With a record rise in extreme weather events, the United Nations (UN) on Wednesday announced a new ambitious target — to bring people across the world under an early warning system against any natural disaster within the next five years.
The World Meteorological Organization (WMO) has been tasked to spearhead the effort and present an action plan at the next UN climate conference – COP27, scheduled to be held in Egypt this November.
“Human-caused climate disruption is damaging every region. The most recent Intergovernmental Panel on Climate Change (IPCC) report details the suffering already happening. Each increment of global heating will further increase the frequency and intensity of extreme weather events,” said UN Secretary-General António Guterres. “We must invest equally in adaptation and resilience, including the information that allows us to anticipate storms, heatwaves, floods, and droughts.”
A part of the plan is to strengthen countries’ current monitoring of the real-time atmospheric conditions on land and at sea, and fill the gaps in weather and climate observations/ data which forms the basis of all weather forecasts. WMO will work with countries to help expand their capacity to issue disaster warnings and simultaneously improve their capacity to act on those warnings.
WMO will also seek to improve capacity to effectively predict future weather events using advanced computer numerical models, to enable governments, communities, and individuals to minimise the impending impacts. According to the UN, one in three people globally are still not covered by early warning services. “This is unacceptable, particularly with climate impacts sure to get even worse,” said Guterres.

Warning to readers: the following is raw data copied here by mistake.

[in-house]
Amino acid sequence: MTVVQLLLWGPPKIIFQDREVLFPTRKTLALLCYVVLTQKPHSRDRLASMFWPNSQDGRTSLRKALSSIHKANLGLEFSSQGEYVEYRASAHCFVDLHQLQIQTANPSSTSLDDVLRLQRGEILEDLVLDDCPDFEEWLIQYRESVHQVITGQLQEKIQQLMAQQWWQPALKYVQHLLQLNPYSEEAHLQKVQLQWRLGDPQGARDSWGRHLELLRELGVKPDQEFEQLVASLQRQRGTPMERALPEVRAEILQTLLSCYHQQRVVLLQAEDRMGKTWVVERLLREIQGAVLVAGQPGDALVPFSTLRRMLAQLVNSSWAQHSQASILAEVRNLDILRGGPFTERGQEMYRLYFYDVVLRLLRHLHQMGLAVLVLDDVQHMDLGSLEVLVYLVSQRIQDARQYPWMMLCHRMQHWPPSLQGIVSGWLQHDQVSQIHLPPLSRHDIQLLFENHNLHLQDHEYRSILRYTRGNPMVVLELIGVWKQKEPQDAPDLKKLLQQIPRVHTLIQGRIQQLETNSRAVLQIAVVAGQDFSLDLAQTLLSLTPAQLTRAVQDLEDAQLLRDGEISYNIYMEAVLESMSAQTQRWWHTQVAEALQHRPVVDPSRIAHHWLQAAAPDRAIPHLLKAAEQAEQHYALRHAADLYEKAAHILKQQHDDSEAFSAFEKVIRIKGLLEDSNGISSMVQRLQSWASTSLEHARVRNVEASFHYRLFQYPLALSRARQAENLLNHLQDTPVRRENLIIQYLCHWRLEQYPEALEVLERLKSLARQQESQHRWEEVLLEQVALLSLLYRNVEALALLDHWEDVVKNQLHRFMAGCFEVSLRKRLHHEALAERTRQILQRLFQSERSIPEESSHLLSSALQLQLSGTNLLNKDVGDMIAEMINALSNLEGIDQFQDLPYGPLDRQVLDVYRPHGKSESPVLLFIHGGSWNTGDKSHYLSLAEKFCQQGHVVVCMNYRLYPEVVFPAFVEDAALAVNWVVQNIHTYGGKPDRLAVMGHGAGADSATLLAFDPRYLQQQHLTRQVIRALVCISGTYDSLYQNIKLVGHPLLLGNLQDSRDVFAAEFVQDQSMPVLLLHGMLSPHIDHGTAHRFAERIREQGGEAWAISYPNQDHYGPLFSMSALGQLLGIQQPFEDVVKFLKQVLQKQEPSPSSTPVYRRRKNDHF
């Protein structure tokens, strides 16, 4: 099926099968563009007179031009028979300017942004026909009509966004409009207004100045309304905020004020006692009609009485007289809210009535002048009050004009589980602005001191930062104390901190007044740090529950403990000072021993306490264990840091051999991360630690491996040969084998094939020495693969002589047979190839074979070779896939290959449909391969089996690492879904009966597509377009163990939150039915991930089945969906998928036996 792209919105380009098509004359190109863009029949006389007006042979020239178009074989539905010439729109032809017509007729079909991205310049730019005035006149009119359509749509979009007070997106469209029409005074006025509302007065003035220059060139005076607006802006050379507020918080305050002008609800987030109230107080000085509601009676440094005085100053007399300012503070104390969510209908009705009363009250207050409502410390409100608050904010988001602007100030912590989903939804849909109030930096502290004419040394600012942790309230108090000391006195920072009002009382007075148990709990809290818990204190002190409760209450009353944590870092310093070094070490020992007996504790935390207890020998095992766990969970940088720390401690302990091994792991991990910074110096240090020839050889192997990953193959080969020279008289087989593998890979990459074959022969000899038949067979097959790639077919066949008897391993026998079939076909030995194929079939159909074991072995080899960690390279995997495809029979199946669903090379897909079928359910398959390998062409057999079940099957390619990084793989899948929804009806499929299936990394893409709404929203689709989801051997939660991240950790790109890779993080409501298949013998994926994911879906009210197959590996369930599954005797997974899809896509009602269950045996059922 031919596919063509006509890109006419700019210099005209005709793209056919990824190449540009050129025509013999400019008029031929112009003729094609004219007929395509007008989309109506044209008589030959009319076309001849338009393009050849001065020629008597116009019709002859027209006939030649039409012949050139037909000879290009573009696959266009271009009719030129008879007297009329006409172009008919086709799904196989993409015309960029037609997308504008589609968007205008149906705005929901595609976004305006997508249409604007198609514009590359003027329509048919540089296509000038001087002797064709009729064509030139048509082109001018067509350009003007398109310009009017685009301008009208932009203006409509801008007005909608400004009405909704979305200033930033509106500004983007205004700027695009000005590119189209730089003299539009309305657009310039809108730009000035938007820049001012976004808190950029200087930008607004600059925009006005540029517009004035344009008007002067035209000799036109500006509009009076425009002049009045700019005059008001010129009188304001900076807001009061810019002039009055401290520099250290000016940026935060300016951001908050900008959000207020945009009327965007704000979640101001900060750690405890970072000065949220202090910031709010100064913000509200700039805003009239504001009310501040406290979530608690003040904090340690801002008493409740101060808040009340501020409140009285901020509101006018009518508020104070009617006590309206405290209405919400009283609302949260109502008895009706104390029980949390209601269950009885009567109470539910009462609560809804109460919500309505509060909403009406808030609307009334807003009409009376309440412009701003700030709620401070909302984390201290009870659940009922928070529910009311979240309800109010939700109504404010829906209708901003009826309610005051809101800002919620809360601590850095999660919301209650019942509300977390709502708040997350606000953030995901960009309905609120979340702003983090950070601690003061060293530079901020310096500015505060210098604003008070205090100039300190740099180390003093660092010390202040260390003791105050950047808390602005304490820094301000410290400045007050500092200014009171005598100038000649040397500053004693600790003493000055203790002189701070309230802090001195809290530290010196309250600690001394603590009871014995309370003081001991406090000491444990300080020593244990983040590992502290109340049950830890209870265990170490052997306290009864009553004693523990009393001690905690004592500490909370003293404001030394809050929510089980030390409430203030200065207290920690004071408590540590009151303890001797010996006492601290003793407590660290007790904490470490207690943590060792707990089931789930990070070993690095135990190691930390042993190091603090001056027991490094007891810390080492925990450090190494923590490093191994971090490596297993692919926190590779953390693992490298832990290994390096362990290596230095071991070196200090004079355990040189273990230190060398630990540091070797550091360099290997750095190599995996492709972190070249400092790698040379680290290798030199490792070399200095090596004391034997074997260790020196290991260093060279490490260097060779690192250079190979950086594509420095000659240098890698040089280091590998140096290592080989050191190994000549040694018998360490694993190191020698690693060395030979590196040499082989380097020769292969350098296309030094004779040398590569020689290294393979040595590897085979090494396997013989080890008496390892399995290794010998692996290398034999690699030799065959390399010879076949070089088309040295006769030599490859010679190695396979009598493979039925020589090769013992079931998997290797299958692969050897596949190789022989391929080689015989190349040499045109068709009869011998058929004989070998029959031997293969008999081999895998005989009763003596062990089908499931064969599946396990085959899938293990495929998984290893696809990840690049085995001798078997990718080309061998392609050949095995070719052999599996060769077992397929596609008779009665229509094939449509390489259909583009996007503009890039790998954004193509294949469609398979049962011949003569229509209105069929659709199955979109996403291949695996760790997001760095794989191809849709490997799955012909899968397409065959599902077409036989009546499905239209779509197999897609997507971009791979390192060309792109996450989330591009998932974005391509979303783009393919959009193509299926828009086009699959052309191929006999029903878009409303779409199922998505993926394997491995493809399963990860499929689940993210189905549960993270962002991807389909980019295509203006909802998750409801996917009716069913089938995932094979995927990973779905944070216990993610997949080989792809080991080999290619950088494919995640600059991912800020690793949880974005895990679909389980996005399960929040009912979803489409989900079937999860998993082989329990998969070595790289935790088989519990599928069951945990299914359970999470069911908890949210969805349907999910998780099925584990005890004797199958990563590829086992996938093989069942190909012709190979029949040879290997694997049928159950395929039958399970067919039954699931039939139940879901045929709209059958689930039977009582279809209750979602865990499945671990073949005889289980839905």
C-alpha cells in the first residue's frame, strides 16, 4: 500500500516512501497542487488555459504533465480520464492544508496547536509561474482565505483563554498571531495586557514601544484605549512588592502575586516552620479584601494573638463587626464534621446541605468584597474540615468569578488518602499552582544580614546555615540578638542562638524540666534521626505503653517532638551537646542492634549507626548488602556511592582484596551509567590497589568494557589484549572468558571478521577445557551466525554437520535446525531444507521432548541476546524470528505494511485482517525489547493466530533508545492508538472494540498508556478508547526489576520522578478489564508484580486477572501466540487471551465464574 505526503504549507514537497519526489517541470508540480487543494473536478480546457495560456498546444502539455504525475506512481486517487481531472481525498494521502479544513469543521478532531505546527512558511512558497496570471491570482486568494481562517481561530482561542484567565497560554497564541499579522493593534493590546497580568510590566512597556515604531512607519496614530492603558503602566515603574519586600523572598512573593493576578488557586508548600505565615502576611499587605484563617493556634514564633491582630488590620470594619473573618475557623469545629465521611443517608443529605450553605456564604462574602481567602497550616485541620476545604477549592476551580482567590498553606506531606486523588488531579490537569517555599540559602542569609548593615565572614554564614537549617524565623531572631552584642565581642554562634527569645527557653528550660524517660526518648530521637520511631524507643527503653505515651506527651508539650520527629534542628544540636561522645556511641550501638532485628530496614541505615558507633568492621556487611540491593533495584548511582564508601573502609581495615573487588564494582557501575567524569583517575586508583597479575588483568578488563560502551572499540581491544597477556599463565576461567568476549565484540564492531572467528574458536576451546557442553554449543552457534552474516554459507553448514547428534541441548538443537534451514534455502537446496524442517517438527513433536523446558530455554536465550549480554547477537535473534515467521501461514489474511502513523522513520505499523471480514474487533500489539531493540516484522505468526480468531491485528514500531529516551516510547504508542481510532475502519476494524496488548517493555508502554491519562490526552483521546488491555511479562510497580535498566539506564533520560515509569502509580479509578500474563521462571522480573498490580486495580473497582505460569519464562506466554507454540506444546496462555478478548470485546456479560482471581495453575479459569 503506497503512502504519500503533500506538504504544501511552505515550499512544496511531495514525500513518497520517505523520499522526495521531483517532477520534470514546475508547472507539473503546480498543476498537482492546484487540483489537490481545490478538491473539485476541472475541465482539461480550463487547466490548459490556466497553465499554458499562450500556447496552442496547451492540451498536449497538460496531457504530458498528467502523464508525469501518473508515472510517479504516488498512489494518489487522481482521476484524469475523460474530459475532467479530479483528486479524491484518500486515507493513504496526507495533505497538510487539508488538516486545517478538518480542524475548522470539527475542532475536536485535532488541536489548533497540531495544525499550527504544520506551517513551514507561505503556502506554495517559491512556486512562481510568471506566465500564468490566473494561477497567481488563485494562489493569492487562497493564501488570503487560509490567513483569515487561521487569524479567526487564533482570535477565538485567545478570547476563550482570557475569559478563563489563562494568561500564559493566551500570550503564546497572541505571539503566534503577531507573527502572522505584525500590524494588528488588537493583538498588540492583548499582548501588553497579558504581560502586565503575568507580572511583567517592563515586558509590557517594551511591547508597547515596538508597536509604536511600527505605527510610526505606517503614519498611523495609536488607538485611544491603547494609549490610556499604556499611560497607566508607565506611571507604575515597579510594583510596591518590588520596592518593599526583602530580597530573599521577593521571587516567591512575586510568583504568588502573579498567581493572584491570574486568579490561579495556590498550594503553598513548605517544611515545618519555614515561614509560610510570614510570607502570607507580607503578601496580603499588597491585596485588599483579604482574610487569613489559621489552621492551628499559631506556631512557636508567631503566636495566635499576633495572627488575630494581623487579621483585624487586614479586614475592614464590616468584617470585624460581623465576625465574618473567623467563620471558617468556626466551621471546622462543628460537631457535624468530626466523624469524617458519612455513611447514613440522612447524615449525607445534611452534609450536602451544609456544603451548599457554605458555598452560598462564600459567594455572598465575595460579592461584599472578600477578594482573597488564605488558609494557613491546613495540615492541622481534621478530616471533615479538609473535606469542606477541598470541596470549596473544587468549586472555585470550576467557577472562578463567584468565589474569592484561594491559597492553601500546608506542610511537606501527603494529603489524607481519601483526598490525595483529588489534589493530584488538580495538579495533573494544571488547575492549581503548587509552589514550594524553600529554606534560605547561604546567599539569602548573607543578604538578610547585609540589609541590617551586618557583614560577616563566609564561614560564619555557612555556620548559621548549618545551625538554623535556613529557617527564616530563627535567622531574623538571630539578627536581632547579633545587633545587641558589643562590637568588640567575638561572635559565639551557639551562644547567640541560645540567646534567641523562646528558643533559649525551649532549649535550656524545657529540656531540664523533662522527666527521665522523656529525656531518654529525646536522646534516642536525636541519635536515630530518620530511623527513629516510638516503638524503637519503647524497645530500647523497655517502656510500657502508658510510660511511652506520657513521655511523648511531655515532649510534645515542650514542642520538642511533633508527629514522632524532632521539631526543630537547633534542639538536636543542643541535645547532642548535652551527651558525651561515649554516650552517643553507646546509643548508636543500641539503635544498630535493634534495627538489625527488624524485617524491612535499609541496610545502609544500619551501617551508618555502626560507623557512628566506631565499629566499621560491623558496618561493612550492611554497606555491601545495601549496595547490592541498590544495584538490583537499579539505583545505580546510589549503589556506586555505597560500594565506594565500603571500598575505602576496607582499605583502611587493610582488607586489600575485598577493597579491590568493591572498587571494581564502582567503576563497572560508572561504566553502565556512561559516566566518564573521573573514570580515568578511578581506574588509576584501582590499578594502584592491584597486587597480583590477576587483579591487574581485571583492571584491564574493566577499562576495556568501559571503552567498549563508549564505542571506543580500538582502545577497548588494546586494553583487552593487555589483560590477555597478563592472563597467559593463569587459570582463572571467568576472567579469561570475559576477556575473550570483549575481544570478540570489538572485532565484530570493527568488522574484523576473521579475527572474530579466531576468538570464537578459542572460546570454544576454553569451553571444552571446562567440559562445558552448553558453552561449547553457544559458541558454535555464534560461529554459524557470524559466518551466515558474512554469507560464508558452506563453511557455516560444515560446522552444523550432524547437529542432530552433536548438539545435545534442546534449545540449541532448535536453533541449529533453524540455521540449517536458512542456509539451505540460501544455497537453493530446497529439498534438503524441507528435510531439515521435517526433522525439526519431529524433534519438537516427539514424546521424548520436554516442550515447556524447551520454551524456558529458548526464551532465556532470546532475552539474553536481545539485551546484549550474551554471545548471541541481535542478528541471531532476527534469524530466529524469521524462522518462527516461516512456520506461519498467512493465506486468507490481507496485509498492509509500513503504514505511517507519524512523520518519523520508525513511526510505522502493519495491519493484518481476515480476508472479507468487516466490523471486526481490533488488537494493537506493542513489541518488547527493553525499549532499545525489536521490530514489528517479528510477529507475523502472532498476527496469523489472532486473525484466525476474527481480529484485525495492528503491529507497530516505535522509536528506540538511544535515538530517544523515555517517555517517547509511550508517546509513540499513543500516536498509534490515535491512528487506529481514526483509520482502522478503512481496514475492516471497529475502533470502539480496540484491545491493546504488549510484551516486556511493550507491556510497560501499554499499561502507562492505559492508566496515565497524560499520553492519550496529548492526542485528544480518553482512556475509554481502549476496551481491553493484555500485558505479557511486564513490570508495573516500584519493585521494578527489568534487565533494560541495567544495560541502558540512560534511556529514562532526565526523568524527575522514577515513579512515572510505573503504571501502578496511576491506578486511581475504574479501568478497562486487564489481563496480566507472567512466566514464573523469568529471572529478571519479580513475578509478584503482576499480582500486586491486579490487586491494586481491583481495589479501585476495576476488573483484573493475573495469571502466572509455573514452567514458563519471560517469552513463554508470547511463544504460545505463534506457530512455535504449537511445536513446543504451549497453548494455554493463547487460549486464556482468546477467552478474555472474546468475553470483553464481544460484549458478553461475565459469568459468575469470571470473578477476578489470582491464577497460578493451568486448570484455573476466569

The global body said it will convene key agencies, countries, and groups already active in the field of Risk Informed Early Warning capacity development and create a global plan by November. “Closing the early warning gap will require inputs from actors throughout the entire early warning to the early action value chain,” said a WMO spokesperson.
According to a 2021 WMO report, a weather, climate or water-related disaster has occurred on average almost every day globally since 1970– claiming at least 115 lives and causing $202 million losses every 24 hours. The number of recorded disasters too has increased by a factor of five during this 50-year period, driven by human-induced climate change, more extreme weather events, and improved reporting.
“It is extremely important to invest in climate adaptation. One of the highest returns is reached by improving the weather, water, and climate early warning services and related observing infrastructures. There is a need to invest $1.5 billion during the coming five years to improve the quality of the services and related infrastructures, especially in the Least Developed Countries (LDC) and Small Island Developing States (SIDS) countries,” said WMO Secretary-General Professor Petteri Taalas.
The global climate action, meanwhile, is now centred on developed countries that have been urged to follow through on their commitment to at least double their climate finance for adaptation to developing countries by 2025 so as to achieve a balance between funding adaptation and mitigation.